Crossing guards provide students with more than a hand to hold when crossing the street or a smiling face when heading to school. They also impact attendance. Route safety is directly linked to children getting to and from school and out-of-school programs. In addition, crossing guards often serve as mentors. But how exactly does the City of Pittsburgh utilize crossing guards and identify system improvements? That’s what a recent study found out.
In April 2015, Allies for Children published a comprehensive crossing guards study. The project, a partnership between A+ Schools, the City of Pittsburgh, The Mentoring Partnership of Southwestern PA, United Way of Allegheny County’s Be There campaign and The University of Pittsburgh’s Office of Child Development, looked at ways to enhance safety measures and improve relations between public safety officials and children and youth.
The study examined how crossing guards, who are often the first uniformed individuals young people encounter, can serve multiple roles with a primary emphasis on safety and mentoring. This research was given to the City of Pittsburgh and Mayor William Peduto, who quickly established working groups to begin implementing the recommendations developed through the research.
Study Focus Areas
- Deployment: Researchers studied current deployment criteria, such as traffic requirements, safety regulations and community demographics, and surveyed school leaders and parents.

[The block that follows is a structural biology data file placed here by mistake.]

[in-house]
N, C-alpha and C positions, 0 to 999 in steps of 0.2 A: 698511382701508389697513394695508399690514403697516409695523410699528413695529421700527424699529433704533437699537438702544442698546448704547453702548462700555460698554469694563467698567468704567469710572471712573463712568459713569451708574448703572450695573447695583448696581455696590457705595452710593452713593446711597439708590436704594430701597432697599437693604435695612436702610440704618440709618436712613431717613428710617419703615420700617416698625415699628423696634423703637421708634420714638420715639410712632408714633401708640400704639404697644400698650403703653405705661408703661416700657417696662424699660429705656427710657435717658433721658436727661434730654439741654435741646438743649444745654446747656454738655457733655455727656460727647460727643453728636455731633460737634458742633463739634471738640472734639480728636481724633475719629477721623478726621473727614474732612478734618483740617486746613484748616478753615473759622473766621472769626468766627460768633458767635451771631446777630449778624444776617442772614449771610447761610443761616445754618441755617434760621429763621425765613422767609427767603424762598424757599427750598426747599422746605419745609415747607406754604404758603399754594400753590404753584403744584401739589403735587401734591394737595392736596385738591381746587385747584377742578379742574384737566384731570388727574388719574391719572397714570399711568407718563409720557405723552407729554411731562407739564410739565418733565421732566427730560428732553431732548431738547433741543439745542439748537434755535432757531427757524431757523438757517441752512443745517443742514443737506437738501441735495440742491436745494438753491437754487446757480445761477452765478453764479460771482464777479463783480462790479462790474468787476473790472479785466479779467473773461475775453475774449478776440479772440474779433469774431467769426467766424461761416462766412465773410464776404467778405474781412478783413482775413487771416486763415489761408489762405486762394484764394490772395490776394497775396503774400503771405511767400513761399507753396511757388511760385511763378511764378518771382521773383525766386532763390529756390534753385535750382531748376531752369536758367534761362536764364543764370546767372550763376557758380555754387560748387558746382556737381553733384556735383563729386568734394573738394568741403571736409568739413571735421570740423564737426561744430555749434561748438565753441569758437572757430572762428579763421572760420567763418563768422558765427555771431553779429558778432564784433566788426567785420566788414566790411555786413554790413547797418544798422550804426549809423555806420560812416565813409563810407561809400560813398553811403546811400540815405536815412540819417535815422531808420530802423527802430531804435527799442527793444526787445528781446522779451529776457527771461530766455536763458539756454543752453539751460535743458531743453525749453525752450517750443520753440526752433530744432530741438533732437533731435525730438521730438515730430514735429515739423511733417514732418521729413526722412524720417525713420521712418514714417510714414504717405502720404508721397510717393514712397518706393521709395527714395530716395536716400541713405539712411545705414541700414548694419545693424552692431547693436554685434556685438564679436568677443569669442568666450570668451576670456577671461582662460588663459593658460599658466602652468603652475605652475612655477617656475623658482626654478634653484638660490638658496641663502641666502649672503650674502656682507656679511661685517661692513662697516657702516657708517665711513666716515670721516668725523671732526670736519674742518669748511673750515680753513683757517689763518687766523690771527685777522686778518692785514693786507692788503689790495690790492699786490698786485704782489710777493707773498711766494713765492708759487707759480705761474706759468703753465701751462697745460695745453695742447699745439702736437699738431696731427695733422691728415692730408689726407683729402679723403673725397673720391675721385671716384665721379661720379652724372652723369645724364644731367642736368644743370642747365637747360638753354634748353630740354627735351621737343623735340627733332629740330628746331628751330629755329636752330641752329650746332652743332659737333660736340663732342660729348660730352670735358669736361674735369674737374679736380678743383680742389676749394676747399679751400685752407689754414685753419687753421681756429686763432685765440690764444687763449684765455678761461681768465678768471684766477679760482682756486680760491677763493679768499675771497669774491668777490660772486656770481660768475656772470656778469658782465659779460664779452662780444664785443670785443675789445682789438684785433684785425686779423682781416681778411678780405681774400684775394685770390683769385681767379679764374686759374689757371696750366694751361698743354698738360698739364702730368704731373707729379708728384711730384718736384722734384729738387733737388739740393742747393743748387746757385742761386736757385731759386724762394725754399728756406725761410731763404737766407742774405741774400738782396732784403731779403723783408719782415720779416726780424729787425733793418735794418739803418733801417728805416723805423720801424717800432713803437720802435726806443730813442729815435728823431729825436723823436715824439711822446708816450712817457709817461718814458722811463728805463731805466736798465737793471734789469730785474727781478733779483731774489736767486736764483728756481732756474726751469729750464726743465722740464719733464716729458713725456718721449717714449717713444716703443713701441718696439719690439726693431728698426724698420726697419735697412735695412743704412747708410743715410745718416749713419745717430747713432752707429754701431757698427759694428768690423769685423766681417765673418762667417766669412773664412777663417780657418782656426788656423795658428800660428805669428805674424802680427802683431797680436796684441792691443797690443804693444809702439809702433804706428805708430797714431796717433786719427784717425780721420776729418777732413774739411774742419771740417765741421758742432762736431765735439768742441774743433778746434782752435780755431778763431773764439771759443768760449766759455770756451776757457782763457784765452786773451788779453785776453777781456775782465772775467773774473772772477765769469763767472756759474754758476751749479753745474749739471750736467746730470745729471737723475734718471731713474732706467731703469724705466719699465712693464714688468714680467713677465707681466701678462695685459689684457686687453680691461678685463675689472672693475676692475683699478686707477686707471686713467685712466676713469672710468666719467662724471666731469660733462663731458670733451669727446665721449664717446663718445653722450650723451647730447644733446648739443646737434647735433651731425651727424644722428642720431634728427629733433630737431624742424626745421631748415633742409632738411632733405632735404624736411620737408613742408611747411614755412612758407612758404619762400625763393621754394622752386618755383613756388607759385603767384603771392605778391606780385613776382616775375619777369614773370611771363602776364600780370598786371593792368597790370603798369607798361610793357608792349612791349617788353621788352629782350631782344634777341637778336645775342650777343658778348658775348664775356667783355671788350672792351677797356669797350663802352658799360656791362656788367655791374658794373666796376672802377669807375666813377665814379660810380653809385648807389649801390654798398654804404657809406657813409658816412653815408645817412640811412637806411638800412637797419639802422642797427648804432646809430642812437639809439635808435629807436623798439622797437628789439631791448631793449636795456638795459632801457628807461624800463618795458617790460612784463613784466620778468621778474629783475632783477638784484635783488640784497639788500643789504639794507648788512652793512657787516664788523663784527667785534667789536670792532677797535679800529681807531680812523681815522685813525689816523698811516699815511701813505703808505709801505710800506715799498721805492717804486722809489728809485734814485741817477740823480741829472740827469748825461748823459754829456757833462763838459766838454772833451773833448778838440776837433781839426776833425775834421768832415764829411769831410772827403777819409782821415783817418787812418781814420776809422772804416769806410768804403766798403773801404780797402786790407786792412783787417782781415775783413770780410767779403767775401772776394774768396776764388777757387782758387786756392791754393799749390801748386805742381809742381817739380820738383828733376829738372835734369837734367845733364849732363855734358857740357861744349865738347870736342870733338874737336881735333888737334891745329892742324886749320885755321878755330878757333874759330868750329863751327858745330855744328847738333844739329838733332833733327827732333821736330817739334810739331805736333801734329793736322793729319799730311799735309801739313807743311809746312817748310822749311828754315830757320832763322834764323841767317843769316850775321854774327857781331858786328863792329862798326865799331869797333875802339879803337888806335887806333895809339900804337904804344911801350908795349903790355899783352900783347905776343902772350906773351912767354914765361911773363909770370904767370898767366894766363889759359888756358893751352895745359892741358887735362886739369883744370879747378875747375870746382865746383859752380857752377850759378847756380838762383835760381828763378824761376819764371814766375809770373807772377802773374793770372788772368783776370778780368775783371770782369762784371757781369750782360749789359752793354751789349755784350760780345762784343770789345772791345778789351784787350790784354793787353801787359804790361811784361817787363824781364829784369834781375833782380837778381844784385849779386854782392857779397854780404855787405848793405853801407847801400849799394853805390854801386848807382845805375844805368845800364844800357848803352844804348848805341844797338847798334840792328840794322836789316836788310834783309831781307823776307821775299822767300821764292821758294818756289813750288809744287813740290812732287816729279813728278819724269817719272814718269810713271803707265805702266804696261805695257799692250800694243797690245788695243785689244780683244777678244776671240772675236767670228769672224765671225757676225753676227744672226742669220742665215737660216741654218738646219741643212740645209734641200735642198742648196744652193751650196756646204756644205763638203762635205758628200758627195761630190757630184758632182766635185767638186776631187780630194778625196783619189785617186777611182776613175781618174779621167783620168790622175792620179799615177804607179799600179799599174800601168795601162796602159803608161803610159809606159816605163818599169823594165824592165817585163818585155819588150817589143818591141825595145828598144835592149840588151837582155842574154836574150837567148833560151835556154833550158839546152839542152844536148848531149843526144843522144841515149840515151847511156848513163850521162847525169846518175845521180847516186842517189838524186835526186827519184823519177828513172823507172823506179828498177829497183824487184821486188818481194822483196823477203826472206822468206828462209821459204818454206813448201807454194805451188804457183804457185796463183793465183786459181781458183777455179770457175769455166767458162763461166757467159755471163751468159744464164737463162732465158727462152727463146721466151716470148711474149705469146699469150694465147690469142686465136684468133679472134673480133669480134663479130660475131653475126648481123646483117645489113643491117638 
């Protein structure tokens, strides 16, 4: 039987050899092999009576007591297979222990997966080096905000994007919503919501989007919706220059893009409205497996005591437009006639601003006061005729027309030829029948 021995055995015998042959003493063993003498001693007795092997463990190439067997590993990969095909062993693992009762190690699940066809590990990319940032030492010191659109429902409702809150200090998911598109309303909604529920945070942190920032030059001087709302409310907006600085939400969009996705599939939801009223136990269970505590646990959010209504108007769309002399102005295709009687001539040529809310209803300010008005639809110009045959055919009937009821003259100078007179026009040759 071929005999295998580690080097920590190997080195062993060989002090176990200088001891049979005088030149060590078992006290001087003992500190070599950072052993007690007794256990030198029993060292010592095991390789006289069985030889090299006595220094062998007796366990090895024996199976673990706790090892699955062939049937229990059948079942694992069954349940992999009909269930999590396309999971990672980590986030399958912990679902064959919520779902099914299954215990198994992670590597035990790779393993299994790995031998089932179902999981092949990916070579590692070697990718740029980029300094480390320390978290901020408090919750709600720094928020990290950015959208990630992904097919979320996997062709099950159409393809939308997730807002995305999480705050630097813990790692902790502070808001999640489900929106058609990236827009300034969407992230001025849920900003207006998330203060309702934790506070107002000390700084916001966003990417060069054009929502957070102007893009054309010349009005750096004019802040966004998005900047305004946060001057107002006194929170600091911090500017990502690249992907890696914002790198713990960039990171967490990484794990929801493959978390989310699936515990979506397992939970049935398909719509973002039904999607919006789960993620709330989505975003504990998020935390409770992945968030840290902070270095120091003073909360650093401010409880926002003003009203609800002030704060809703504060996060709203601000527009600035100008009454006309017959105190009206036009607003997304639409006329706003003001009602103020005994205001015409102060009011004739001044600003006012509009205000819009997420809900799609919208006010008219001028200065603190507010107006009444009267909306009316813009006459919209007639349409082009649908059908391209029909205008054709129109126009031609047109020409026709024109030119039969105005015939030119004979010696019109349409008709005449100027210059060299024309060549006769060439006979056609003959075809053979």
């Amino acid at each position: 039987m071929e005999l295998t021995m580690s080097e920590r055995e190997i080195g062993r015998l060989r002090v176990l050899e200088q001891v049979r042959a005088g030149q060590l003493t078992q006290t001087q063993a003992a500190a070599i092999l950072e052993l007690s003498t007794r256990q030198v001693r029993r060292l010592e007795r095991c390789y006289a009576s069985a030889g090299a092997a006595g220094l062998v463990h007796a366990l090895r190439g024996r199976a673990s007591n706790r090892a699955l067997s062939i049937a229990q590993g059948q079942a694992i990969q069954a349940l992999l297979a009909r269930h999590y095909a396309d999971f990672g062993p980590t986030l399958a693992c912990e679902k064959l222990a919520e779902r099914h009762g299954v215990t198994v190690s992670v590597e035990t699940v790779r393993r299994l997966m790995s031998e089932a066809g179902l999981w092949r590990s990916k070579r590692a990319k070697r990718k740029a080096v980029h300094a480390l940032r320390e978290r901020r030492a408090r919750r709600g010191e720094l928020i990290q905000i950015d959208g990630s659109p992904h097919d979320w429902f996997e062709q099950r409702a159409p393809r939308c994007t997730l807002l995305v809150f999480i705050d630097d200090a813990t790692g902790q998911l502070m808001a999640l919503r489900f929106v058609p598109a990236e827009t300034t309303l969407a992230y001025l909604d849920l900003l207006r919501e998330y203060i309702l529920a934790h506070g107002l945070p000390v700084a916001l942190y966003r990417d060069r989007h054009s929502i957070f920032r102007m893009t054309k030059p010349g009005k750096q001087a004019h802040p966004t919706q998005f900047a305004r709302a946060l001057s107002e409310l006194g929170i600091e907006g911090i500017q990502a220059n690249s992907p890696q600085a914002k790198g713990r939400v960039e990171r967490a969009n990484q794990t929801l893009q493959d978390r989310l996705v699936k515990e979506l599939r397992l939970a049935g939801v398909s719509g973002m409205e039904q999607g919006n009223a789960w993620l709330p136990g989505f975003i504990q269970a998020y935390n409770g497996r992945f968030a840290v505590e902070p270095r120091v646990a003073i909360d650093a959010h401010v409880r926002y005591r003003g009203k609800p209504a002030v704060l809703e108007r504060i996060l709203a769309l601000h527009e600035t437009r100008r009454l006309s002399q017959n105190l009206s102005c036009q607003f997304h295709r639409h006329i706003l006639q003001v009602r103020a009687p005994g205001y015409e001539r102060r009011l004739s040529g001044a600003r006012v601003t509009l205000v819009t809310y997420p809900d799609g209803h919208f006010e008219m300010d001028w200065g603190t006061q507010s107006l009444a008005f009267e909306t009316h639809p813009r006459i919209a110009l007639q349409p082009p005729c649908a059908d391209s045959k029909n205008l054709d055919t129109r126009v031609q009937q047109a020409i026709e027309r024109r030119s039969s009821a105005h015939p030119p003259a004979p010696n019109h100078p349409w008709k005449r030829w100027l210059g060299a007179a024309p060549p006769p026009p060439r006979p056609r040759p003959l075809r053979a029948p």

- Equipment: Researchers asked crossing guards and public safety officials about equipment, support and connectivity to the Department of Public Safety, which ensures their own safety as well as the pedestrians they serve.
- Professional Development: Researchers analyzed the professional development opportunities and considered if crossing guards could serve as natural mentors for children and youth.
A snapshot of the main recommendations can be found on page 22 of The Crossing Guards Study.
Since the creation of the working group, the City of Pittsburgh expedited the hiring process for crossing guards and increased training opportunities. Crossing guards completed the Everyday Mentors program, an initiative of The Mentoring Partnership of Southwestern Pennsylvania that empowers adults who regularly interact with young people to make an even bigger impact, and a Simple Interactions video series produced by the Fred Rogers Center.
Additionally, the Pittsburgh Bureau of Police activated a text alert system to notify crossing guards about emergencies in surrounding areas and equipped crossing guards with two-way radios. New police cadets also shadow crossing guards to further strengthen the relationship with cross guards. And for the first time, the City and the school district collected, shared and mapped data around students walking to and from school and afterschool programs, which helps determine potential route hazards. Crossing guards are also armed with resource cards, to connect children and families to essential services.
Allies for Children and its partners continue to advocate for the better utilization of crossing guards by the City of Pittsburgh.
Download The Crossing Guards Study now or read the report in its entirety below: